Welcome to a collection of stories of our walk of faith in India.
|As we all squeezed into places about our luggage, the pastor and church members ingeniously found stow away places for everything. Everyone on the train was curious about us. We were exhausted from the trip and soon fell asleep while the pastor watched over us and found us water to drink and cared for our luggage.|
|We stayed awake as long as we could and took pictures of things we passed. It was a great way to get an idea of what the countryside looked like where we were going. The heat was alleviated by the breezes entering the windows. Many lived in huts or under a tarp along the train tracks.|
|Oxen were plowing in the rice paddies.|
|There were red fields of harvested chili.|
|We saw palm trees and pretty flowers. For the most part it was really dry and barren between Hyderabad and Tenali.|
|The country side was full of new colors and trees mostly at the train stops where people could keep these watered. It was summer time and dry and hot.|
every train stop people came onto the train selling things. The language
was Telugu. Pastor would ask if there was anything we wanted to eat as
these people offered food for sale.
It was a great way to become accustomed to the culture differences.
|Many foods were available.|
was jack fruit. WE had some later. It tasted like a mild pineapple and
banana put together. It had a smooth texture.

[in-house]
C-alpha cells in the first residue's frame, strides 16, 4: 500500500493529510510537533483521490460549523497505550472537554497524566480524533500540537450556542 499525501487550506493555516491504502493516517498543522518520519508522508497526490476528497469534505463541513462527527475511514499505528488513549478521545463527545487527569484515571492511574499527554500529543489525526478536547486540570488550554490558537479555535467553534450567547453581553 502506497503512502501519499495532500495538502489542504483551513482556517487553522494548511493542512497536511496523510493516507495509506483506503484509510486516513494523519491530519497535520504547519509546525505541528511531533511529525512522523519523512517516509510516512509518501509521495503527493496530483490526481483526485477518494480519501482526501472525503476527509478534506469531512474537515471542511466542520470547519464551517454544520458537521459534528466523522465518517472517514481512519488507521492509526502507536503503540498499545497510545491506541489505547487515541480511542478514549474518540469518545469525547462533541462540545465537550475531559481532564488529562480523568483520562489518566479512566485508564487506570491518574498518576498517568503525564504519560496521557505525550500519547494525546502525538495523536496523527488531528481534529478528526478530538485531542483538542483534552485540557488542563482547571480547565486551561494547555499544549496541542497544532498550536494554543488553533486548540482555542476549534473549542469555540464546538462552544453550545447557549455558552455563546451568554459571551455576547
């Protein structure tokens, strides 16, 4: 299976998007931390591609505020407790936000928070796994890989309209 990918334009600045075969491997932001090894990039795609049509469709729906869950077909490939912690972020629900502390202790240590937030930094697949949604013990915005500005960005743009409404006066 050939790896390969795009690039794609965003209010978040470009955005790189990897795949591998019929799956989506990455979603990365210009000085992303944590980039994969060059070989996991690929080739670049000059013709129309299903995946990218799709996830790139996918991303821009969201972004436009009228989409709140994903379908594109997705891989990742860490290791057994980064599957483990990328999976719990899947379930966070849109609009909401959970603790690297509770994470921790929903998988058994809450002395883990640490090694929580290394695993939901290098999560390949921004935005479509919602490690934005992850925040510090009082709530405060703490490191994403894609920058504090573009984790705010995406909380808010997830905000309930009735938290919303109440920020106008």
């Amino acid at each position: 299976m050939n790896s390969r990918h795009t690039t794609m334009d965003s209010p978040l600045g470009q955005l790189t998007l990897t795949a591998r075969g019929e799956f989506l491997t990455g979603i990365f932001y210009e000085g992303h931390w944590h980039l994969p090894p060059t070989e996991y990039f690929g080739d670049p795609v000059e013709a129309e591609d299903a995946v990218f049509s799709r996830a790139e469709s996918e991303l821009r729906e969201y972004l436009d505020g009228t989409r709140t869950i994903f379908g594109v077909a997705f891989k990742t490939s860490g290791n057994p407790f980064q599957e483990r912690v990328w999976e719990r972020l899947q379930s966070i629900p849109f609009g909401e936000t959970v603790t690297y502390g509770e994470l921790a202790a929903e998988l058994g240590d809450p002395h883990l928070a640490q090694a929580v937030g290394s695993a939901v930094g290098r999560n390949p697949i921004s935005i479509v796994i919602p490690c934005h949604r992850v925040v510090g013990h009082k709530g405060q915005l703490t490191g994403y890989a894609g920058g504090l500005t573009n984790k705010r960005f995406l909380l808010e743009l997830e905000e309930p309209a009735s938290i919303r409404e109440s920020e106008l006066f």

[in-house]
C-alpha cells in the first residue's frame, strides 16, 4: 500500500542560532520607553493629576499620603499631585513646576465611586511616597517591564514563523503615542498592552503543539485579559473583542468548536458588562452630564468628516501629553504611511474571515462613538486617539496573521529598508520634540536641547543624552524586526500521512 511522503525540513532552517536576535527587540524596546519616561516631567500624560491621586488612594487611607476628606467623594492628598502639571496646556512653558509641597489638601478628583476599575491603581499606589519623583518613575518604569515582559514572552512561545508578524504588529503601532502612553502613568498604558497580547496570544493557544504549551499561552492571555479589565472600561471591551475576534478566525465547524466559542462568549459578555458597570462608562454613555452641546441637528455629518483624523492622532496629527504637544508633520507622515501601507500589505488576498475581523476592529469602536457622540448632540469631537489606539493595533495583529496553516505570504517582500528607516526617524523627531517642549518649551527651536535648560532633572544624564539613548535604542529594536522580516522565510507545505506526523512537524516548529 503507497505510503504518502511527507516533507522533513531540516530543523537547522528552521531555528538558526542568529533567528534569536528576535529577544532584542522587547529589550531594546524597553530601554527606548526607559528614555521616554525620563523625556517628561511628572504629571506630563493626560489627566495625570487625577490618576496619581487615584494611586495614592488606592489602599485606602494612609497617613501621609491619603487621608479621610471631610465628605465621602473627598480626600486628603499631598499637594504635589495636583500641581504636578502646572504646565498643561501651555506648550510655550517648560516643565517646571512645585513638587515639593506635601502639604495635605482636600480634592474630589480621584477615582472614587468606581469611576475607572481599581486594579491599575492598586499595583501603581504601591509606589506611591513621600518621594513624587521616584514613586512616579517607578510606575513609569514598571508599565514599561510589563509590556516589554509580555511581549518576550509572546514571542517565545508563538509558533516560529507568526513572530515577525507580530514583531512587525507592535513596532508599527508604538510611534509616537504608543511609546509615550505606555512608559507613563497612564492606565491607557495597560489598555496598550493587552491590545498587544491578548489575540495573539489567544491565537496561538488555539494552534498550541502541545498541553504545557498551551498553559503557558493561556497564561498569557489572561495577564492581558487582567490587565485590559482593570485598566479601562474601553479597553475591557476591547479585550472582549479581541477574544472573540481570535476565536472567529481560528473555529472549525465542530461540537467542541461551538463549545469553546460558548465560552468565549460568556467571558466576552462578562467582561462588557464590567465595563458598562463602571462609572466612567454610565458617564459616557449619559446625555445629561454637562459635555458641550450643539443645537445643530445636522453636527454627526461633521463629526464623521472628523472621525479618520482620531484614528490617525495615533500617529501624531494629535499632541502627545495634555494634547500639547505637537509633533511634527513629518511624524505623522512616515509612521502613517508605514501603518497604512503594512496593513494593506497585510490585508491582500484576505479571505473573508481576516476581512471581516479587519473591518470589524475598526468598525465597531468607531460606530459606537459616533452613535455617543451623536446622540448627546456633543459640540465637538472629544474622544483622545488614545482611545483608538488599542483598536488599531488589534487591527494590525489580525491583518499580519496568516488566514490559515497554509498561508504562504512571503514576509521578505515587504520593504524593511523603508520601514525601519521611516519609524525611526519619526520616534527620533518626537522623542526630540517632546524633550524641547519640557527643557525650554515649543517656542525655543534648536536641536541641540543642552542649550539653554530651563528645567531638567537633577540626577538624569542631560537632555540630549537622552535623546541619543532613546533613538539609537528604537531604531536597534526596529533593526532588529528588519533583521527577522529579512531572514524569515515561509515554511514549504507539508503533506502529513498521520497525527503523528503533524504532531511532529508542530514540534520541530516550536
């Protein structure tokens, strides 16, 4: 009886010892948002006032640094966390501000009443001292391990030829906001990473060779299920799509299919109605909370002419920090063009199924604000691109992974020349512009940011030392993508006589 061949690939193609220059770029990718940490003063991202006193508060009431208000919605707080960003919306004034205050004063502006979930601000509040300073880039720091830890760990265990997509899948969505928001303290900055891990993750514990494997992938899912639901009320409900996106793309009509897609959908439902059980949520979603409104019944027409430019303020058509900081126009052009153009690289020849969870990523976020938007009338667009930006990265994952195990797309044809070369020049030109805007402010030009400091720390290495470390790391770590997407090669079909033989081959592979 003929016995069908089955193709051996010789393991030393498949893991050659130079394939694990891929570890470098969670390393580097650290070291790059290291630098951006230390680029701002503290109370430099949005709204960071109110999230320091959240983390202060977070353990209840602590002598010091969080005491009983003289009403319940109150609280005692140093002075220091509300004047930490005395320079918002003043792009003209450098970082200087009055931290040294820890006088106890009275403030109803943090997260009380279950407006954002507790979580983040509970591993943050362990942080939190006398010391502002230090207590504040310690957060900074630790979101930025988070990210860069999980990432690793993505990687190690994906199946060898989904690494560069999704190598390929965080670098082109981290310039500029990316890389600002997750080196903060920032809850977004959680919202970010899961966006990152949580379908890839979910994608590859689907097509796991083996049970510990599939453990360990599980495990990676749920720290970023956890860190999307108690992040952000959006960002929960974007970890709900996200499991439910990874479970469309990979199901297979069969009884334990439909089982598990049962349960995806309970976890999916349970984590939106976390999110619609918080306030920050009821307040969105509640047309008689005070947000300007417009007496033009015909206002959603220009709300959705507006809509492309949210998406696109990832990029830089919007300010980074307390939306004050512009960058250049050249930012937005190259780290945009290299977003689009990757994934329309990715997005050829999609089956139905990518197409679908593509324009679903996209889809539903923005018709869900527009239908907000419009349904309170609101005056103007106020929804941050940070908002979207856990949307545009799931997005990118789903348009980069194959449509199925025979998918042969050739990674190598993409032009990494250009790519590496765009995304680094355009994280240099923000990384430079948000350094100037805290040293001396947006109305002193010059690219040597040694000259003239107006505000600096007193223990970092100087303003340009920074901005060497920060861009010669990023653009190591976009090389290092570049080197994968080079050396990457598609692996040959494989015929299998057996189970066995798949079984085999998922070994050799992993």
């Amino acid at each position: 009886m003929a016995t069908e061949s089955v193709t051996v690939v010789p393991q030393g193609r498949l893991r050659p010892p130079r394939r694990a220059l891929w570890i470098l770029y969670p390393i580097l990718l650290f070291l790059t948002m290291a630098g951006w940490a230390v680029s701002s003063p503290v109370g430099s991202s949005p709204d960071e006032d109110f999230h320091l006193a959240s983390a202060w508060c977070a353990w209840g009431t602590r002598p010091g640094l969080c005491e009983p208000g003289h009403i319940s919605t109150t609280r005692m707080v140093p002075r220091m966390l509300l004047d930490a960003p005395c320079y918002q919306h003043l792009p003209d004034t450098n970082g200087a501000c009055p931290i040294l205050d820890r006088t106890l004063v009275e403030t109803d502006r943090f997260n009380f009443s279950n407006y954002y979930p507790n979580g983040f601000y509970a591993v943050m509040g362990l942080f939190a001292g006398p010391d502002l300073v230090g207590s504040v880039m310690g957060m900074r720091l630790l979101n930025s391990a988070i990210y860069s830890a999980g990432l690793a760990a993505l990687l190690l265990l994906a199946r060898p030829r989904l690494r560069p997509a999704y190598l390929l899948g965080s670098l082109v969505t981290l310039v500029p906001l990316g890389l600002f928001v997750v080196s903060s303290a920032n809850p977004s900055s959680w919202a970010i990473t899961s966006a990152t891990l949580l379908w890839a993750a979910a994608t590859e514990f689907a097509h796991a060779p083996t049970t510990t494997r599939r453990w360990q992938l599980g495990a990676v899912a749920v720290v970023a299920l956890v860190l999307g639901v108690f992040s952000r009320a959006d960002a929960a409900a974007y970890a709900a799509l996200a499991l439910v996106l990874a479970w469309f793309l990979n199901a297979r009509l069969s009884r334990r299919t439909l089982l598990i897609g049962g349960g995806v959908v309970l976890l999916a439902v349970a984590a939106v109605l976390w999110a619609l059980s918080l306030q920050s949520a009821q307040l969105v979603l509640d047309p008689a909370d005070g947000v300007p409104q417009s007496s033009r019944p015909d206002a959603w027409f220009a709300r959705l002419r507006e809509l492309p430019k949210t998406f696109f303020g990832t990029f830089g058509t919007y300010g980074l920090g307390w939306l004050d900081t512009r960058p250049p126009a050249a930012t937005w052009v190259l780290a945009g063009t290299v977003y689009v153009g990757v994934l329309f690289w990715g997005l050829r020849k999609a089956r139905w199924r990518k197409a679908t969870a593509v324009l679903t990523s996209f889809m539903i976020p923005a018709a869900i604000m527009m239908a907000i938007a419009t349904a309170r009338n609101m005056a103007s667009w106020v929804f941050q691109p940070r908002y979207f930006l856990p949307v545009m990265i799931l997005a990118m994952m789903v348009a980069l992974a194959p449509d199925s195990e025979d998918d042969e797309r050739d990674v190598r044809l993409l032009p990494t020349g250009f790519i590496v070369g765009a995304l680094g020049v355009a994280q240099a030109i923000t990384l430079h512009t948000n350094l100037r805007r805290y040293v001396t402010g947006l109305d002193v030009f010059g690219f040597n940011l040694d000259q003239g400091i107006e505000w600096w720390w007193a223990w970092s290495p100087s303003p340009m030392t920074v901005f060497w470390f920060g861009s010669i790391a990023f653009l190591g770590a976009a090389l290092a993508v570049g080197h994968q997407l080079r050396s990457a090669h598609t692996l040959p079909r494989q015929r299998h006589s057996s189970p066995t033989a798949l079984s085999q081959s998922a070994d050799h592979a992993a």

All manner of vegetables were for sale.
|Coconuts were everywhere. Papayas and mangos were for sale.|
|As the train made many stops we watched the people and realized they were precious people working hard to survive.|
|Many pineapples were hanging up ready to eat. We learned later that they had a very delicious flavor.|
clothes that the men wore were very much like they do in America. Yet
men wore cloth wraps that were called lungies.
When people were in agreement that a sale was good or that all was done correctly they had a sidewise motion of the head that accompanied a smile.
|As Kyle sat at the window watching the interesting countryside, the heavy glass window above his arm came crashing down as we went over a jolting bump. There was a heavy metal strip on the edge and his arm was pinched between two metal objects. He was in instant agony. His faced paled and sweat stood on his brow though he felt very cool. He fainted in my arms. I gently laid him on the bench and put his arm in natural position and put gentle traction on it. I could not feel a break but it seemed many symptoms pointed that way. At the next stop and those thereafter the pastor hopped off the train and looked for ice. Finally he found some after about one hour. I held the arm for many hours. WE did all we could to keep him comfortable. I had an ace wrap and sling in the medical bag. I gave him medication for pain. We all gathered about him and prayed.|
|A couple days later as he helped carry equipment bags, there was a popping noise and he was again in great pain as before. I again wrapped him up and instructed him not to remove the wraps. He was medicated and had pain relief from the positioning. Swelling was kept minimal with charcoal poultices and ice. I know God has power to do what we ask Him to do. As the days progressed, in three weeks he was pain free.|